There was a pesticide plant in India where management severely under-invested in basic safety procedures, from equipment to training, resulting in huge pesticide leak into the surrounding urban areas in the middle of the night in December 1984. Complicating things further, we still have no idea just what chemicals were released. Union Carbide never released that info, but we do know that 30 tons of it was Methyl Isocyanate. No one knows for sure how many people died either, but the estimates range from 4,000-16,000 depending on who you believe, with 500,000 injured. It’s believed that the groundwater at the site is still contaminated by chemicals, and many of the people who live in the surrounding area are still drinking it.
For reference, the Chernobyl disaster is estimated to have caused 4,000 deaths when it’s all said and done from cancer. Civil and criminal cases were filed in the District Court of Bhopal, India, involving UCC and Warren Anderson, UCC CEO at the time of the disaster. In June 2010, seven ex-employees, including the former UCIL chairman, were convicted in Bhopal of causing death by negligence and sentenced to two years imprisonment and a fine of about $2,000 each, the maximum punishment allowed by Indian law.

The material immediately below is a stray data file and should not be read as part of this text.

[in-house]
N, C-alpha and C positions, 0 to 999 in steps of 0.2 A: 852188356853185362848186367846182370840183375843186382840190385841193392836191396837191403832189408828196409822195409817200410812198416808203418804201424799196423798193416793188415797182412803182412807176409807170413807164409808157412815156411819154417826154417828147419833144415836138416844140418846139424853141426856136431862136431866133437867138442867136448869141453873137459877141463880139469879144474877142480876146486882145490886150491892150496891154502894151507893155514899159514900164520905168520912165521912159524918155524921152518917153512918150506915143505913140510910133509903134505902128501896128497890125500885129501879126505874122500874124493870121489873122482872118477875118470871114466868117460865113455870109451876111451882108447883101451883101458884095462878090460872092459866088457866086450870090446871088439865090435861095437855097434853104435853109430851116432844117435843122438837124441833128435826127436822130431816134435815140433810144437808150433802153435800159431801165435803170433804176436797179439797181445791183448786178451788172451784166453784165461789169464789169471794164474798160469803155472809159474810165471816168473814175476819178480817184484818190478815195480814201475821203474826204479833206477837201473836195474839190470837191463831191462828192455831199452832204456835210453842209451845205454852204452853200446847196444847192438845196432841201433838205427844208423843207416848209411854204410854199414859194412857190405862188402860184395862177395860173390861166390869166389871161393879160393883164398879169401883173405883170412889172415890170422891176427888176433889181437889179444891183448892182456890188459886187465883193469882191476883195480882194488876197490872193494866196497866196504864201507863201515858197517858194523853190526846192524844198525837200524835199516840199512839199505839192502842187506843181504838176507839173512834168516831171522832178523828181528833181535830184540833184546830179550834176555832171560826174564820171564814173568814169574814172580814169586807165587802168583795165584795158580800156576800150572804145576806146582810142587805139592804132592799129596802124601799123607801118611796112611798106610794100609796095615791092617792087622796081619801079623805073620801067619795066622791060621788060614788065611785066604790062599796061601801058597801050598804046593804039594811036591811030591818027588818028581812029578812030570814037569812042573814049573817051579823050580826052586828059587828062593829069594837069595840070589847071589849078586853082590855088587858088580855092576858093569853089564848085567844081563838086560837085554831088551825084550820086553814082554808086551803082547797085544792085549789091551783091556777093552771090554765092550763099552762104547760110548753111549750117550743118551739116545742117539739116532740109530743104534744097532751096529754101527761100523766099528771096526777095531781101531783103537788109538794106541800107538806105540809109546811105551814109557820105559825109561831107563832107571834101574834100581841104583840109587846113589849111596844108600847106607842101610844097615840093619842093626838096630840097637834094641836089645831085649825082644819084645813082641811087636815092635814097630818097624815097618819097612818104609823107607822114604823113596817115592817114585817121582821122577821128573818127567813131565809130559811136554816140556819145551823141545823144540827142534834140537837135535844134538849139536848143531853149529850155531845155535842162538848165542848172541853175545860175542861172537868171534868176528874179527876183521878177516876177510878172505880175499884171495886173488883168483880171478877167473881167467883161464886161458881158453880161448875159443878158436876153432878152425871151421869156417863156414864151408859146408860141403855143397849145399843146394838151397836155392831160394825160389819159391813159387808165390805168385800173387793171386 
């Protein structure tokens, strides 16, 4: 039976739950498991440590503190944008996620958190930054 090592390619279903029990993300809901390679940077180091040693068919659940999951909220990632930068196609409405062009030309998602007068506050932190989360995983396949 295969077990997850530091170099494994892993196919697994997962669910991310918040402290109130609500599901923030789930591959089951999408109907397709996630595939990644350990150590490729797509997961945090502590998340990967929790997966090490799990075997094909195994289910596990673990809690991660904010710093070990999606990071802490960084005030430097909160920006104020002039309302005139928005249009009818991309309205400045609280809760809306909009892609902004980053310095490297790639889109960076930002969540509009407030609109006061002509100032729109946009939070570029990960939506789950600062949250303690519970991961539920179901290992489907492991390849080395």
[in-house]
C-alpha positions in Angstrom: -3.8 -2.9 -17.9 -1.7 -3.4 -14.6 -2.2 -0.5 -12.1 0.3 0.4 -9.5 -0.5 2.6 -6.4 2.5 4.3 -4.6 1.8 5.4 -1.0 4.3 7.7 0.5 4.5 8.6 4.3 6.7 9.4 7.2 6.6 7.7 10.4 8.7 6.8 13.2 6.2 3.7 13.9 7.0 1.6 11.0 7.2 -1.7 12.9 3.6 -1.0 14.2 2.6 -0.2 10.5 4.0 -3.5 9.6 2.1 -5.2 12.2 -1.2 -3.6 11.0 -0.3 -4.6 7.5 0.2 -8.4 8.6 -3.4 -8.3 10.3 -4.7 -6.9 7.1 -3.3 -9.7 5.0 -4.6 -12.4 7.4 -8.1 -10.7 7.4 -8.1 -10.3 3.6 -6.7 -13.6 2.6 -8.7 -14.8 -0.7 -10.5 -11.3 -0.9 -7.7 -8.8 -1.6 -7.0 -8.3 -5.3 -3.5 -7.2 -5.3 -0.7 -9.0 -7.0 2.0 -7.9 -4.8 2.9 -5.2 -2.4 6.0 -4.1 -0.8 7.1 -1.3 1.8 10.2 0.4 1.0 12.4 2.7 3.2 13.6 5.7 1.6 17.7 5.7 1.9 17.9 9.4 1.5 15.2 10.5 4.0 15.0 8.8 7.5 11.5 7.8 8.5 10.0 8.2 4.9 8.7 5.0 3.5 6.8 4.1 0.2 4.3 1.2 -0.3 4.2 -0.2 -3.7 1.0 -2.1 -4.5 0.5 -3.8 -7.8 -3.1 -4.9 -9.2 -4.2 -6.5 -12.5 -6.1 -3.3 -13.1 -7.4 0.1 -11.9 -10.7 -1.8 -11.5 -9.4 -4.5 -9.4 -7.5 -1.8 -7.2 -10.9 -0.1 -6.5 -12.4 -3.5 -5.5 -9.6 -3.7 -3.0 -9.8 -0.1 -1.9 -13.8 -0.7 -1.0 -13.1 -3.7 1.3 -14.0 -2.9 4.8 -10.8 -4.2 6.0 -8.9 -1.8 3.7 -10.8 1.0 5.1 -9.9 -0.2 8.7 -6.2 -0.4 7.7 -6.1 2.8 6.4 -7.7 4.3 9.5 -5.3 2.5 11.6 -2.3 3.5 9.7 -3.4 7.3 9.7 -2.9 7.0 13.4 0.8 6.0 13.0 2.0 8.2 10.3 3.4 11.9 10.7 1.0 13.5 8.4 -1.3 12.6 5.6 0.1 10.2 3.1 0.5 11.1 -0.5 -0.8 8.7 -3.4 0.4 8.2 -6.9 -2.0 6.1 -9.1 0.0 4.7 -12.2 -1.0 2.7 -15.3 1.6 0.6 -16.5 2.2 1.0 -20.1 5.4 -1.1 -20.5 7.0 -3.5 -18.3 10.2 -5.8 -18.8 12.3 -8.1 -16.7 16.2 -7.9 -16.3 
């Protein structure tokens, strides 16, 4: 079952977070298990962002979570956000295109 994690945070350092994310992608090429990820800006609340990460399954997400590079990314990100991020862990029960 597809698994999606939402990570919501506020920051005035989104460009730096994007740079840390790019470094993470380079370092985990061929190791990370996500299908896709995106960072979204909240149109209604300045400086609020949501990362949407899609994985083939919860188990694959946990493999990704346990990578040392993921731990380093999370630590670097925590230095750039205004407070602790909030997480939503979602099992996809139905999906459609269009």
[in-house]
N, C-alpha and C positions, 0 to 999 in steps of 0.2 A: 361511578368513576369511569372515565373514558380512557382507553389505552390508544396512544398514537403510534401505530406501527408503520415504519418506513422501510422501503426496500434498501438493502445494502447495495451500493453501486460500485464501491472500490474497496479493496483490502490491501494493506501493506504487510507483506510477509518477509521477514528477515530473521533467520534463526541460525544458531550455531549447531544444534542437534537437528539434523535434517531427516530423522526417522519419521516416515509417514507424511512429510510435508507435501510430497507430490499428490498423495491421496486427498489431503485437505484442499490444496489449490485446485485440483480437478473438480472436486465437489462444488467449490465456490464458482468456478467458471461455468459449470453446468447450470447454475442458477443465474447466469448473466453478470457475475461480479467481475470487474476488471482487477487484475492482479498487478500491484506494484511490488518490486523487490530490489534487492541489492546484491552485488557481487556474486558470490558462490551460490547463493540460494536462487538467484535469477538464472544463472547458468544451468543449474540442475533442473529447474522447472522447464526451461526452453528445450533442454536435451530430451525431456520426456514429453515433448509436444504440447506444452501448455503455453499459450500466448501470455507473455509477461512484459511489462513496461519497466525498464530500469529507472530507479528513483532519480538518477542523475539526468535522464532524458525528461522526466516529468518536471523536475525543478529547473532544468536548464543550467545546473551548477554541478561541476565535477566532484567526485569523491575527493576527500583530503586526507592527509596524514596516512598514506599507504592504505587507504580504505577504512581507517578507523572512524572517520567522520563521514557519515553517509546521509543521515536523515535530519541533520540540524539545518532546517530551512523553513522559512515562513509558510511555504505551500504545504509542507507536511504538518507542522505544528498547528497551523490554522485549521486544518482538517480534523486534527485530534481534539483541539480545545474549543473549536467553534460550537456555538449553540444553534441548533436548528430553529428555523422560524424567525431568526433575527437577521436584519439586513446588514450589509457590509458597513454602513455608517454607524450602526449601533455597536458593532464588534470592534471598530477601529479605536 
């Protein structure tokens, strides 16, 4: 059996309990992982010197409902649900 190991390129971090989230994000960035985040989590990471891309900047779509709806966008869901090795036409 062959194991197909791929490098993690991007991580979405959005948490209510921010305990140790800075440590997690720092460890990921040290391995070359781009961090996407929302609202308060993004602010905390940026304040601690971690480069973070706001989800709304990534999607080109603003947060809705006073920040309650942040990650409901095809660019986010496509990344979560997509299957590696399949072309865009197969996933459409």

2Operation Cottage (1943)
During WW2, US and Canada landed on the island of Kiska which had been occupied by Japanese forces since 1942. They successfully took control over the island, but 32 soldiers lost their lives and 50 soldiers were wounded during the attack. All casualties were from friendly fire incidents, booby traps set by Japanese and environmental causes. The Japanese had secretly abandoned the island 2 weeks prior to the assault. About 191 soldiers went missing during the operation.
1Four Pests Campaign
Four Pests Campaign was one of the first actions taken in the Great Leap Forward in China from 1958 to 1962. Mao encouraged and rewarded citizens to wipe out rats, flies, mosquitoes, and sparrows because he thought they ate grain seeds, robbing the people of the fruits of their labor. The masses of China were mobilized to eradicate the birds, and citizens took to banging pots and pans or beating drums to scare the birds from landing, forcing them to fly until they fell from the sky in exhaustion. Sparrow nests were torn down, eggs were broken, and nestlings were killed.
This systematic extermination of sparrows led to an upset of the ecological balance and enabled crop-eating insects to proliferate. They destroyed the harvest completely in some areas. What followed was a massive famine killing millions.